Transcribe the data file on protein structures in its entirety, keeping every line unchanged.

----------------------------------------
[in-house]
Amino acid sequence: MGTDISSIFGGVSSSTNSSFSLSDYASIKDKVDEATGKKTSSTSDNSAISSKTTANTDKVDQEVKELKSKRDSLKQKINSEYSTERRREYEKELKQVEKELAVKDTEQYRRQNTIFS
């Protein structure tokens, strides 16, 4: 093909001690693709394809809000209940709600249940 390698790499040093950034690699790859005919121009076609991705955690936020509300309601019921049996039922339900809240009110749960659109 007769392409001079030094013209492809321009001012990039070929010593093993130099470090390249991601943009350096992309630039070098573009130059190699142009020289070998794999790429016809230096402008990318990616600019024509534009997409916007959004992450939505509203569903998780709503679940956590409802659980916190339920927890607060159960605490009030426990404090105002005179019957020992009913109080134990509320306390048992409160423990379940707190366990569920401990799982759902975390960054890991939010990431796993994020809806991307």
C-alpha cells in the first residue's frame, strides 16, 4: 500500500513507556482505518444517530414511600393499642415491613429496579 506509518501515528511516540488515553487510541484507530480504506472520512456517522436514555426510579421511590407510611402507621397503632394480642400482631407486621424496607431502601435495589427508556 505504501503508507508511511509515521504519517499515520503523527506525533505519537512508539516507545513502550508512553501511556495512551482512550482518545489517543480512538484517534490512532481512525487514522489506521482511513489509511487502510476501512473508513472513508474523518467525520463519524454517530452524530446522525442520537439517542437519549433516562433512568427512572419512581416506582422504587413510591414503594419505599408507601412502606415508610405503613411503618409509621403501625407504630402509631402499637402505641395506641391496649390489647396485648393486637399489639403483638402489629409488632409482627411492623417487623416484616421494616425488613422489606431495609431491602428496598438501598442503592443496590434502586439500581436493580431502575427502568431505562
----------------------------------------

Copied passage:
[in-house]
Amino acid sequence: MGTDISSIFGGVSSSTNSSFSLSDYASIKDKVDEATGKKTSSTSDNSAISSKTTANTDKVDQEVKELKSKRDSLKQKINSEYSTERRREYEKELKQVEKELAVKDTEQYRRQNTIFS
């Protein structure tokens, strides 16, 4: 093909001690693709394809809000209940709600249940 390698790499040093950034690699790859005919121009076609991705955690936020509300309601019921049996039922339900809240009110749960659109 007769392409001079030094013209492809321009001012990039070929010593093993130099470090390249991601943009350096992309630039070098573009130059190699142009020289070998794999790429016809230096402008990318990616600019024509534009997409916007959004992450939505509203569903998780709503679940956590409802659980916190339920927890607060159960605490009030426990404090105002005179019957020992009913109080134990509320306390048992409160423990379940707190366990569920401990799982759902975390960054890991939010990431796993994020809806991307």
C-alpha cells in the first residue's frame, strides 16, 4: 500500500513507556482505518444517530414511600393499642415491613429496579 506509518501515528511516540488515553487510541484507530480504506472520512456517522436514555426510579421511590407510611402507621397503632394480642400482631407486621424496607431502601435495589427508556 505504501503508507508511511509515521504519517499515520503523527506525533505519537512508539516507545513502550508512553501511556495512551482512550482518545489517543480512538484517534490512532481512525487514522489506521482511513489509511487502510476501512473508513472513508474523518467525520463519524454517530452524530446522525442520537439517542437519549433516562433512568427512572419512581416506582422504587413510591414503594419505599408507601412502606415508610405503613411503618409509621403501625407504630402509631402499637402505641395506641391496649390489647396485648393486637399489639403483638402489629409488632409482627411492623417487623416484616421494616425488613422489606431495609431491602428496598438501598442503592443496590434502586439500581436493580431502575427502568431505562